Endeavour landed yesterday on its penultimate mission. I tweeted about it, noting that there are only four space shuttle missions left on the manifest. My friend Patrick just asked me what’s next for NASA after the Shuttle retires. My reply on Facebook turned into an essay, so I thought I’d share it here.
What comes after the Shuttle? All the things about NASA that don’t make the headlines will continue. Some even get more funding. The Shuttle has been the poster child for 30 years, but in the meantime, NASA has been instrumental in furthering our understanding of climate dynamics, earth observation, deep space astronomy and cosmology. Robotic planetary and solar exploration, cutting edge research in biology, materials, aeronautics, energy generation, propulsion, you name it, have all continued. Shuttle launches are sexy. But when they end, perhaps a little more light will be shed on everything else NASA does. Cassini, the robotic probe that has taught us more about Saturn and its moons than we ever knew before, just got a seven year life extension. And human space exploration isn’t dead; the Falcon 9 rocket just went vertical last week, with a test capsule that SpaceX claims can be human rated. Static test firings of the Falcon 9 could come as early as this week. Private subspace (read: Virgin Galactic) should come online this year. The Russians are cranking out Soyuz launches like Henry Ford did Model Ts. Europe, Japan, China, & India all have launch systems. The Shuttle will stop flying, but humans won’t. Maybe if we’re lucky they’ll resurrect the HL-20. Or the X-33. And don’t forget: the Air Force has a spaceplane now.
Humans have had a continuous presence in space since the year 2000, thanks to the International Space Station. Think about it. For the last decade, a single second hasn’t passed that someone wasn’t zooming over your head at 17,500 mph. It may sound pie-in-the-sky, but that’s the reason I answered a question about NASA’s future with international and private examples: as we go forward, this will be a cooperative effort. It’s one planet. One home. That is an inescapable fact. We are one species. Why not pool our efforts? There’s no need to reinvent the rocket just because you live in a particular spot on this planet behind some imaginary line. There’s no need for every country to send an individual probe to the moon or Mars just because we hoard information about our solar system as if we own it because we were the first to discover it. A fact is a fact; congratulations on learning it first. Now SHARE.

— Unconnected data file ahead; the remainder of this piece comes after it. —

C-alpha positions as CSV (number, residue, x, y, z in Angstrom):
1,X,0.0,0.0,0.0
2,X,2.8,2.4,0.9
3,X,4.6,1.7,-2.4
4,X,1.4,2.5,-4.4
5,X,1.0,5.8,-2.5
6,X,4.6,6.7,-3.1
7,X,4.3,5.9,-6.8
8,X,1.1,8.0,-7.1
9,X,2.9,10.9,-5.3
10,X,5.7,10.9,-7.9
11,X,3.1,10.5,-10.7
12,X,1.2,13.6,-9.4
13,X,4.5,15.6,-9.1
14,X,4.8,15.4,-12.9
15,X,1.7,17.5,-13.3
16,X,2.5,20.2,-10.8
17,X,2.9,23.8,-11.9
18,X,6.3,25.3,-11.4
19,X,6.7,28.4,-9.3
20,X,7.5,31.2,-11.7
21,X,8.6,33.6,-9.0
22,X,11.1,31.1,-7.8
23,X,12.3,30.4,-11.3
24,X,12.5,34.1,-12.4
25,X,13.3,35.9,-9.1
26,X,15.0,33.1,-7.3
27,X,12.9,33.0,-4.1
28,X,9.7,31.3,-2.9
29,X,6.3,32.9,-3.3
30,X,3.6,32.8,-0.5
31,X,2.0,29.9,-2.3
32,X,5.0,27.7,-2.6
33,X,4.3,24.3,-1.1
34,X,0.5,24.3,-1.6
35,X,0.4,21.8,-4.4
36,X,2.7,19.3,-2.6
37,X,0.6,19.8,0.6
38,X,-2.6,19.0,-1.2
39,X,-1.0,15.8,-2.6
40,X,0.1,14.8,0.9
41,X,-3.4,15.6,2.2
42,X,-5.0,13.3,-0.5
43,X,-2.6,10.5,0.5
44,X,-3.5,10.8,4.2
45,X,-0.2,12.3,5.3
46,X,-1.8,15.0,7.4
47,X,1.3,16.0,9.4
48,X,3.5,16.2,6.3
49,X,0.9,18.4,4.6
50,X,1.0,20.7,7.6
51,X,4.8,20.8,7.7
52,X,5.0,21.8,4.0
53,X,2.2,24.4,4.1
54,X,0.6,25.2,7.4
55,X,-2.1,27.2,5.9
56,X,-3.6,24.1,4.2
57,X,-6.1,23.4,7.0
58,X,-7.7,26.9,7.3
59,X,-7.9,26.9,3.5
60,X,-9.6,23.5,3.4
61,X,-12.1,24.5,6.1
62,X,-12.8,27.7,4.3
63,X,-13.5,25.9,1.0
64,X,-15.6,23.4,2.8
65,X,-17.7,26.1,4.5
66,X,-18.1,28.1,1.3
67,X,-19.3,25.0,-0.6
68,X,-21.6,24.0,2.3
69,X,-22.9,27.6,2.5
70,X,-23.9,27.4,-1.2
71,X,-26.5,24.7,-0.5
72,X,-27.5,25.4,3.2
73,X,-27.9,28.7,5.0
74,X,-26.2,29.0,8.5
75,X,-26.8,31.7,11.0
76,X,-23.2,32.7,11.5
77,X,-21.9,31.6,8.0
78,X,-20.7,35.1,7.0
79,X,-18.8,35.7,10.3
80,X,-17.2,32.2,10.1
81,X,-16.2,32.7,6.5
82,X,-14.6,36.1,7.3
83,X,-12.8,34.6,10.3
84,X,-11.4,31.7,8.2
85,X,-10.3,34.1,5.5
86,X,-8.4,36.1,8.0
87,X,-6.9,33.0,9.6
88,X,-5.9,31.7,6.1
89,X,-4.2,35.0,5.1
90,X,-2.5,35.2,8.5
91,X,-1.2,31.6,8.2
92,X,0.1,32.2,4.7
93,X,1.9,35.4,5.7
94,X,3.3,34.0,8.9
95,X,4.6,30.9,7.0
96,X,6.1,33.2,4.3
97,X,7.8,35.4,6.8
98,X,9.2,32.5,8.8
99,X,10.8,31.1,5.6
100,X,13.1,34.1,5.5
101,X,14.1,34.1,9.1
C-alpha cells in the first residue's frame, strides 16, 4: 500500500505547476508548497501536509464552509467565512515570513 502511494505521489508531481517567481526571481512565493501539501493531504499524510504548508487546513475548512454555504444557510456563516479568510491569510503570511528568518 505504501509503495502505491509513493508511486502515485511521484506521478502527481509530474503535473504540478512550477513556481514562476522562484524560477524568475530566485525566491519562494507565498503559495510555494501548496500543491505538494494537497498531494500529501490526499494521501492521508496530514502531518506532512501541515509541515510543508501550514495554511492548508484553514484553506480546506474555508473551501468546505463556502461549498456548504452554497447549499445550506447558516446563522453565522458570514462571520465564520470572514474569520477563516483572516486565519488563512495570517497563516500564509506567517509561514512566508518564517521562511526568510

Newsflash: you can’t see borders from space. In my book, that means they don’t exist. They are mere constructs, accidents of history, that everyone seems to agree upon. They are fiction. Made up. There is true reality, and then there is that of which we are convinced. Exploration is inevitable. So is growth. I hope the void left by Discovery and the other shuttles makes room for the spaceships…and discoveries…of tomorrow.
Didn’t think I was gonna get a post up in January, didja? HA! That’ll show ya.
Here’s a month’s worth of hope in one short film. Watch it full screen.
It would take a novel to tell the tale of our recent trip south of the equator. I could wax poetic about the natural beauty of Peru and Bolivia, and indeed, Lake Titicaca is everything the Animaniacs crack it up to be, and Machu Picchu is most deserving of its spot among the New Seven Wonders of the World. What keeps emerging as I tell the stories to friends, however, is an aspect of that same modern world that we as Baha’is are working to eradicate: extremes of wealth and poverty.
Coming home to my first Radiohead concert, after waiting more than a decade to see one of my all-time favorite bands live, only threw the contrast between the United States and Peru and Bolivia into starker relief. While the experience was underwhelming (most likely due to the poor sound quality at Ford Ampitheater in Tampa, the lazy crowd and the mellow setlist), it was still worthwhile. There’s no comparing it to Peru, but I couldn’t get Radiohead’s songs out of my head for days. Indeed I still can’t. In Rainbows defies my knack for hyperbole. I think Vince, who joined us at the concert, said it best.
IN RAINBOWS – choose 1:
a) Great Radiohead Album, or
b) Greatest Radiohead Album
Leave it to a band who defines my generation to say what I wanted to say about South America (and indeed all countries not as privileged as the G8) with a powerful music video, released while we were in Peru.
Arthur C. Clarke, one of my most exalted heroes, has passed to the next world. There is no way I could ever pay proper respect to his spirit or legacy, so I’ll let him speak for himself.
Rest in peace, Mr. Clarke, immersed in everlasting joy and assured in your new, infinite knowledge that all your wishes are true, and will come true for us.
You like coincidences? Check out my most recent flickr photo, which I posted before leaving for Mexico and have left up for nearly a week. I have read 2001: A Space Odyssey, and 2010: Odyssey Two, but until today I did not know that the second sequel was entitled 2061: Odyssey Three. Third book’s the chardm, as they say.
P.S. This is my third visit to Mexico.